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Reduced shoulded range of motion can increase injury risk

Both Gleno-humeral internal rotation (GIR) and total range of motion (TROM) were reduced after acute exposure to tennis play in elite female palyers which is demonstrated to be associated with increased injury risk.

Given the changes in glenohumeral motion following acute exposure to tennis, evaluation of players for significant motion alterations following overhead activity and intervention strategies to minimize such alterations in these players are recommended for high level tennis players (Moore-Reed et al,2016).

 Martin et al (2016) also found that passive shoulder internal rotation and total ROM are significantly decreased during a 3-hour tennis match that need to be corrected to minimise the injury risk.

 

 

Athlete workloads can predict injury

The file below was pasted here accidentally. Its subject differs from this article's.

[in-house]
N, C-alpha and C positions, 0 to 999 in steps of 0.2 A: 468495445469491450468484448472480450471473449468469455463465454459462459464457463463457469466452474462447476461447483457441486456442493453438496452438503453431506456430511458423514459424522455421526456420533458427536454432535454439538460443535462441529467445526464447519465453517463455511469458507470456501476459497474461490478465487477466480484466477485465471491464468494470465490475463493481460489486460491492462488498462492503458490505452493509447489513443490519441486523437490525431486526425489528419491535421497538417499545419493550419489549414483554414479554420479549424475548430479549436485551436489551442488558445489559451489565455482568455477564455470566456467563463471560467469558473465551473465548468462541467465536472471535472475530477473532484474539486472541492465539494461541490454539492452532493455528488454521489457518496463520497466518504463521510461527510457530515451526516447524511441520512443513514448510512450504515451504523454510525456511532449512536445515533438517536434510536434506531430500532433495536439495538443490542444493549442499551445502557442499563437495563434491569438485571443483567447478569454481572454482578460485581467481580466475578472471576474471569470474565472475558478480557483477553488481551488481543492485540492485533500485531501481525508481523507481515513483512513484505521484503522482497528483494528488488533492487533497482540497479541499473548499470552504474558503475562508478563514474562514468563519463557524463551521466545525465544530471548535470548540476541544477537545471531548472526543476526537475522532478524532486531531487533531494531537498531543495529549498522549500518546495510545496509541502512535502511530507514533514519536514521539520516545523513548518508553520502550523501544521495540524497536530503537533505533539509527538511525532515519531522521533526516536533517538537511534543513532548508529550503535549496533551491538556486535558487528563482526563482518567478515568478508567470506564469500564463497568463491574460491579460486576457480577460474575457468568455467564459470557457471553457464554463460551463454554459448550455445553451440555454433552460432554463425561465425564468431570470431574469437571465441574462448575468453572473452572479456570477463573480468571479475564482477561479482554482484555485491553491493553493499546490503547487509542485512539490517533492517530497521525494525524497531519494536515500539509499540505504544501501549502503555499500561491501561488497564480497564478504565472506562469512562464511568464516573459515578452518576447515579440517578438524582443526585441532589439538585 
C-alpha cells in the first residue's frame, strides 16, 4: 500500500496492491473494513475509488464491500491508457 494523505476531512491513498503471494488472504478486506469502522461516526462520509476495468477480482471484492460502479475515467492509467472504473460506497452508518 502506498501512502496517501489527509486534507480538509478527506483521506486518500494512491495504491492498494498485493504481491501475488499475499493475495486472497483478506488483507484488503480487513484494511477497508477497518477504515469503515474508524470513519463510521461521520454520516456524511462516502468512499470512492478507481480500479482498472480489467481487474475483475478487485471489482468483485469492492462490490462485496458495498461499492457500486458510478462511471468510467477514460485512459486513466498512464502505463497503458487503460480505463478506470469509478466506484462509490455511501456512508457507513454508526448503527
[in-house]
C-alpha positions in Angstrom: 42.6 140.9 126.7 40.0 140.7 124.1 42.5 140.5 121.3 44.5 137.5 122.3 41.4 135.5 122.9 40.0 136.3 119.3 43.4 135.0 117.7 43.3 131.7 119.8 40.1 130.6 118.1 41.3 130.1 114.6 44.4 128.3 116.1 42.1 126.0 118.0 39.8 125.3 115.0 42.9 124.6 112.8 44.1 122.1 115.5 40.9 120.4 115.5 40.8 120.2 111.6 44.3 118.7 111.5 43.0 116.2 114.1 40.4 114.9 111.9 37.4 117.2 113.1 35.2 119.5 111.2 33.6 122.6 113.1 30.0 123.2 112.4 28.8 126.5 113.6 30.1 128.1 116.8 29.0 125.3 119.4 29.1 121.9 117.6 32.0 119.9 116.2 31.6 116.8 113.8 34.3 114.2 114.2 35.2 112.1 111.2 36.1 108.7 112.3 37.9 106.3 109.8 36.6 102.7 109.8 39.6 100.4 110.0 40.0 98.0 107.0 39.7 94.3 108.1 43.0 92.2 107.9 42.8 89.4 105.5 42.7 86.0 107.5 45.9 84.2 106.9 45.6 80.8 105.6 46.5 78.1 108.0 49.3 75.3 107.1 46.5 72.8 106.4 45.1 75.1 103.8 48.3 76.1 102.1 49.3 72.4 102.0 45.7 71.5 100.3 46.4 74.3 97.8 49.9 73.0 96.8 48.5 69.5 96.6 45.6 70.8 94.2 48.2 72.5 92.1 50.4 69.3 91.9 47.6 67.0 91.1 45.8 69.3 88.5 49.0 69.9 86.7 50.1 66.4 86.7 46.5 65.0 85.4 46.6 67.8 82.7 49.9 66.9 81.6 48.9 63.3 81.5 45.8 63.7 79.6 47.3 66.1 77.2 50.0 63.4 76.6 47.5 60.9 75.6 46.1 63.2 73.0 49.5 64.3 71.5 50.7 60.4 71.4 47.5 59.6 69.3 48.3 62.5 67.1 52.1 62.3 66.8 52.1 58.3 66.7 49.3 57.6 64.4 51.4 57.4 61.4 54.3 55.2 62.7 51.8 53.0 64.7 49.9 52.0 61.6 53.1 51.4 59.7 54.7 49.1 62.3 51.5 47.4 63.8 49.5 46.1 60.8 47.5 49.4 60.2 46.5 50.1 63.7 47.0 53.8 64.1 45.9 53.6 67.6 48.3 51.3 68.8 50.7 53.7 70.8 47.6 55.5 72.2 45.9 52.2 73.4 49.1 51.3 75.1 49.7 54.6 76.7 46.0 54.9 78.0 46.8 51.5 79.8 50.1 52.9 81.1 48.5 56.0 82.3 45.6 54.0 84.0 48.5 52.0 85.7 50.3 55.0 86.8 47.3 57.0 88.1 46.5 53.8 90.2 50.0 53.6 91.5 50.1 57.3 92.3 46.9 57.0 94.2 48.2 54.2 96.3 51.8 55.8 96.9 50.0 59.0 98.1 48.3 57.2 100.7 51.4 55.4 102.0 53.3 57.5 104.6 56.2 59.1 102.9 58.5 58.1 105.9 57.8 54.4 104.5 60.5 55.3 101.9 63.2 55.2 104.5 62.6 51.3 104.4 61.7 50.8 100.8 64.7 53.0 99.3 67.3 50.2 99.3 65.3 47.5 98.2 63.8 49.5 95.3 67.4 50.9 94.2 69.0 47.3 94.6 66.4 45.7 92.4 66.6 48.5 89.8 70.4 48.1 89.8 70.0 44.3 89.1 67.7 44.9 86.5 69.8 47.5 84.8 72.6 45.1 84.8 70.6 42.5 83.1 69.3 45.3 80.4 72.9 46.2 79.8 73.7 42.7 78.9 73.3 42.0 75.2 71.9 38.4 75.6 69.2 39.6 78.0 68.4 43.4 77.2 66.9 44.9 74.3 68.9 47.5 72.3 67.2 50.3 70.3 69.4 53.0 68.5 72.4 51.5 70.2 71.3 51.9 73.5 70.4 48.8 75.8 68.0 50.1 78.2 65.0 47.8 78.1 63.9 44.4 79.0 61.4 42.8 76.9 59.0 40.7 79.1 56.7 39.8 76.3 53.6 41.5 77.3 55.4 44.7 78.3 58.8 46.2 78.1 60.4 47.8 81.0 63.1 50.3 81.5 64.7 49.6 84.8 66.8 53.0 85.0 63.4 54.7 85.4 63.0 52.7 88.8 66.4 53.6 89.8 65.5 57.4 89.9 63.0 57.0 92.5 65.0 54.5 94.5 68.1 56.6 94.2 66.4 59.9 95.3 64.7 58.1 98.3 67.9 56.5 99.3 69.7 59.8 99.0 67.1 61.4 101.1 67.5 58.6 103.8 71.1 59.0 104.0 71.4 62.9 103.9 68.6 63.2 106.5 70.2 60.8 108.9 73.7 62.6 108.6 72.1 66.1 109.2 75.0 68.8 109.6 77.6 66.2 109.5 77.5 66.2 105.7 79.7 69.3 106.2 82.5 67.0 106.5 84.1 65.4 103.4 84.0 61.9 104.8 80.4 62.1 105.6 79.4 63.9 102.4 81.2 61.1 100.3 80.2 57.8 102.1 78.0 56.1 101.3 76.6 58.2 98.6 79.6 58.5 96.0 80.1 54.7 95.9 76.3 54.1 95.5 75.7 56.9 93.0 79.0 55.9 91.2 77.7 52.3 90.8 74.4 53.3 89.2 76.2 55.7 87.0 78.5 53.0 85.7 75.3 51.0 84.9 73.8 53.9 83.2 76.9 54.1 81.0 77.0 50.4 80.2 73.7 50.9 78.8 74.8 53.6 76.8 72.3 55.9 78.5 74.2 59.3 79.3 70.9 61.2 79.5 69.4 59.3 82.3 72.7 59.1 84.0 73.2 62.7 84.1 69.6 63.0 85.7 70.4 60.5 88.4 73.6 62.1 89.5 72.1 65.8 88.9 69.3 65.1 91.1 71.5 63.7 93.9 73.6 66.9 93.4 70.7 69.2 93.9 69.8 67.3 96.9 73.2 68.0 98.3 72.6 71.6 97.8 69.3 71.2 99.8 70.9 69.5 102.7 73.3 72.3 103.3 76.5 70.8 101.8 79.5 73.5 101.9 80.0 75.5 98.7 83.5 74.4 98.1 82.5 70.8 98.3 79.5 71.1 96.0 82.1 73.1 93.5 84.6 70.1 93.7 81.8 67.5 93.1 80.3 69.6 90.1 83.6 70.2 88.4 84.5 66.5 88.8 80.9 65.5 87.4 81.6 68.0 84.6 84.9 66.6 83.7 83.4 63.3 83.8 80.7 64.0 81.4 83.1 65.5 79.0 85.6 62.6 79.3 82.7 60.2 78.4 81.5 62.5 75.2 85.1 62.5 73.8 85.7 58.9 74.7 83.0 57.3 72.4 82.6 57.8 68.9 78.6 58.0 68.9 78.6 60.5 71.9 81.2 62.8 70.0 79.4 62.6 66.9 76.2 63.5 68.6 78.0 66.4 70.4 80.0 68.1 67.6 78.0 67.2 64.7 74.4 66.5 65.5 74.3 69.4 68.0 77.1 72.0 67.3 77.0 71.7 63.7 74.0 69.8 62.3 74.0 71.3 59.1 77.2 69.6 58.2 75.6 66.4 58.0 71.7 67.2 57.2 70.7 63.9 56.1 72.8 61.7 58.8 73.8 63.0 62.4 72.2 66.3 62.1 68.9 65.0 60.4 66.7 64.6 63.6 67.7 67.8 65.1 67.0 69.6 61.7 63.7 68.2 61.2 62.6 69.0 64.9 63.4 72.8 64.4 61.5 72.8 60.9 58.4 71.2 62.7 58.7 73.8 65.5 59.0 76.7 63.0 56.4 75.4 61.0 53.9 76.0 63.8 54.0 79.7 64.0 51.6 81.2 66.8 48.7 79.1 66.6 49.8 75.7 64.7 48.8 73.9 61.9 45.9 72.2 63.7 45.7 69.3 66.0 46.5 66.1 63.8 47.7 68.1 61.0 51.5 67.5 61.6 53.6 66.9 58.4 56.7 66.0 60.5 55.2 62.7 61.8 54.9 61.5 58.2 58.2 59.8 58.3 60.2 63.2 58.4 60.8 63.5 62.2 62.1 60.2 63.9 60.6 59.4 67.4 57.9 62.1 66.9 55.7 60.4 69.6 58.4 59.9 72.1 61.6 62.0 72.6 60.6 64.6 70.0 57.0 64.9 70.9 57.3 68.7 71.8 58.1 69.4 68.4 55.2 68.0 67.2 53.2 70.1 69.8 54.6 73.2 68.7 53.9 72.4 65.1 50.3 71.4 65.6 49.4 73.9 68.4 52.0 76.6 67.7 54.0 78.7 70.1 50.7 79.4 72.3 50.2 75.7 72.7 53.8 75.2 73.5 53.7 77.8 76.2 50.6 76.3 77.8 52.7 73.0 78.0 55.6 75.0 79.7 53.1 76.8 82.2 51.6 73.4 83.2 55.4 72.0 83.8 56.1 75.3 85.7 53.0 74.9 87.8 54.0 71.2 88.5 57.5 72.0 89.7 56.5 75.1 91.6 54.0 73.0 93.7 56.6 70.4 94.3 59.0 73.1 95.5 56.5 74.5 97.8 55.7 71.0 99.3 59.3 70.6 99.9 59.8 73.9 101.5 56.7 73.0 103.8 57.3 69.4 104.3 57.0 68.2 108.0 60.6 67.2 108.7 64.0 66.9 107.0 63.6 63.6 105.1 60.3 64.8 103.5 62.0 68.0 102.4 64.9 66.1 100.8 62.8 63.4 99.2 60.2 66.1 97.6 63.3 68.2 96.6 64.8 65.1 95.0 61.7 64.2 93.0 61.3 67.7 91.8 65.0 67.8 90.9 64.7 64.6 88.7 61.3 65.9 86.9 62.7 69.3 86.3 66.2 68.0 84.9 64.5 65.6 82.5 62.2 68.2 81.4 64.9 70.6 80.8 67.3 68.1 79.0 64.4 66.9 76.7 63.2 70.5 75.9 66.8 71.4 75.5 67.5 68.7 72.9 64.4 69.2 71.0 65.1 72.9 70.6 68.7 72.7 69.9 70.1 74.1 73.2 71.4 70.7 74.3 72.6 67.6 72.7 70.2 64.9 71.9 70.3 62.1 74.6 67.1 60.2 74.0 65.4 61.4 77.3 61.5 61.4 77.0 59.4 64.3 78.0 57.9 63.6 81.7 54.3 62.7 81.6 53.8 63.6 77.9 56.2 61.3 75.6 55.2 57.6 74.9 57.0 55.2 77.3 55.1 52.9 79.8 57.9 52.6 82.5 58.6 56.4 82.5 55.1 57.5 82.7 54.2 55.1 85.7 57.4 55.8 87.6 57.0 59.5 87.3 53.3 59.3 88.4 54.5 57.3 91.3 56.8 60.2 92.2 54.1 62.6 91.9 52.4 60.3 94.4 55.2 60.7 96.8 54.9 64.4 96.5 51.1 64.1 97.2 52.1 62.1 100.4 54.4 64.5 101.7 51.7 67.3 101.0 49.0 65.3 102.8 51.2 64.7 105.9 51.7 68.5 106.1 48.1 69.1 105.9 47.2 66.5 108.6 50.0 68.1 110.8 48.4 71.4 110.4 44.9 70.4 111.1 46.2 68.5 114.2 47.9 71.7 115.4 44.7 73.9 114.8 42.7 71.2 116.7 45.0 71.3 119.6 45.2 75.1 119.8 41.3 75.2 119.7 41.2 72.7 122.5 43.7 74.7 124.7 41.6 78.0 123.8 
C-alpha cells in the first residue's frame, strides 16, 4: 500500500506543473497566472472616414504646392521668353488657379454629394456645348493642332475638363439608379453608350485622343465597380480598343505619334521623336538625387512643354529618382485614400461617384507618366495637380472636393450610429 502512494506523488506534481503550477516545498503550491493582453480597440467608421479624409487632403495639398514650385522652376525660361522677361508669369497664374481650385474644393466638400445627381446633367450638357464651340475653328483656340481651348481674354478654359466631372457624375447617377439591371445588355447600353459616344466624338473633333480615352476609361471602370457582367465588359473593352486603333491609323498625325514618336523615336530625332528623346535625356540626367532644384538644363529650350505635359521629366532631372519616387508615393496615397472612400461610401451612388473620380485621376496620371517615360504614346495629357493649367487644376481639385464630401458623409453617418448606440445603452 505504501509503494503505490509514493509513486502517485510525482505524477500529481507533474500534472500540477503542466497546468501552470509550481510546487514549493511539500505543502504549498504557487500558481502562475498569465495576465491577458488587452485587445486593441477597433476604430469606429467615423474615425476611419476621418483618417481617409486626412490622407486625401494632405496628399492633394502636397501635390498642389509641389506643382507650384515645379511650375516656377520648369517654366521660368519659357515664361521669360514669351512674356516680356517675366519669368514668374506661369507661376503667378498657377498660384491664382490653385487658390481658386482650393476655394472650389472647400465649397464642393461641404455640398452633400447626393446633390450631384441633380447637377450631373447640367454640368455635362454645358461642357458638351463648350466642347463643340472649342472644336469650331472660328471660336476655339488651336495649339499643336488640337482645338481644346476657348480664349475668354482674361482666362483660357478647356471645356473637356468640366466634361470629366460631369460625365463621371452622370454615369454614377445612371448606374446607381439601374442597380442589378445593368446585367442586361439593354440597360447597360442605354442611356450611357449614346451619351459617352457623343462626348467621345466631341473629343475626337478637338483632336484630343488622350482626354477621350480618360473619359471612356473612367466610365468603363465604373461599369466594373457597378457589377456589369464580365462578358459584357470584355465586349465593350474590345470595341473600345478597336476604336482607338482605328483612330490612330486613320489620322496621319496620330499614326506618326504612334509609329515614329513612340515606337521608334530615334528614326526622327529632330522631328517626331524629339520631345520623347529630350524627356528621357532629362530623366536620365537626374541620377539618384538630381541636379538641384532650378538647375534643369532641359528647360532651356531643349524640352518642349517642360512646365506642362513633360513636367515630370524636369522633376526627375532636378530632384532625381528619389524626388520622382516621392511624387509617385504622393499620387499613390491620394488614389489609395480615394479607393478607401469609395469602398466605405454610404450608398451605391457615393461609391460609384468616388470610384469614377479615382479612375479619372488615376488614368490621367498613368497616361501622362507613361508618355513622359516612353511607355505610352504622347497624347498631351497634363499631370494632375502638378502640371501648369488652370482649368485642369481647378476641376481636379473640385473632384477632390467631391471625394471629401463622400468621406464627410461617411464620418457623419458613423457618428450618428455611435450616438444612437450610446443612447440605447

The measures of training load were used for periodisation plans and tapering for performance. Several studies have applied this workload model to predict injuries in team sport athletes. In studies of rugby league players, high chronic workloads were associated with a reduced risk of injury, while large ‘spikes’ in acute workloads relative to chronic workloads were associated with increased risk of injury.

A consistent theme throughout this paper was the importance of progressively and systematically increasing workloads to minimise the risk of injury. Importantly, the predictive ability of this approach is very high; we reported a positive likelihood as high as 70 times (Gabbett et al, 2015).

 

A tennis sport-specific conditioning program

can help tennis players train for competition or return to play from injury. This study determined the actual tennis serve volume in elite play and used these data to construct an interval training program based on stroke volume.

When training elite tennis players, both coaches and Sports physio's should use a 3-to-1 ratio regarding serves. The interval training program incorporates serve volume parameters based on the highest level of tennis competition.

Coaches and health professionals should consider individualizing this program based on the needs of the athlete. The “unit dose” of 40 serves per set can be used to estimate the shoulder load and guide match planning (Myers et al, 2016).

 

 

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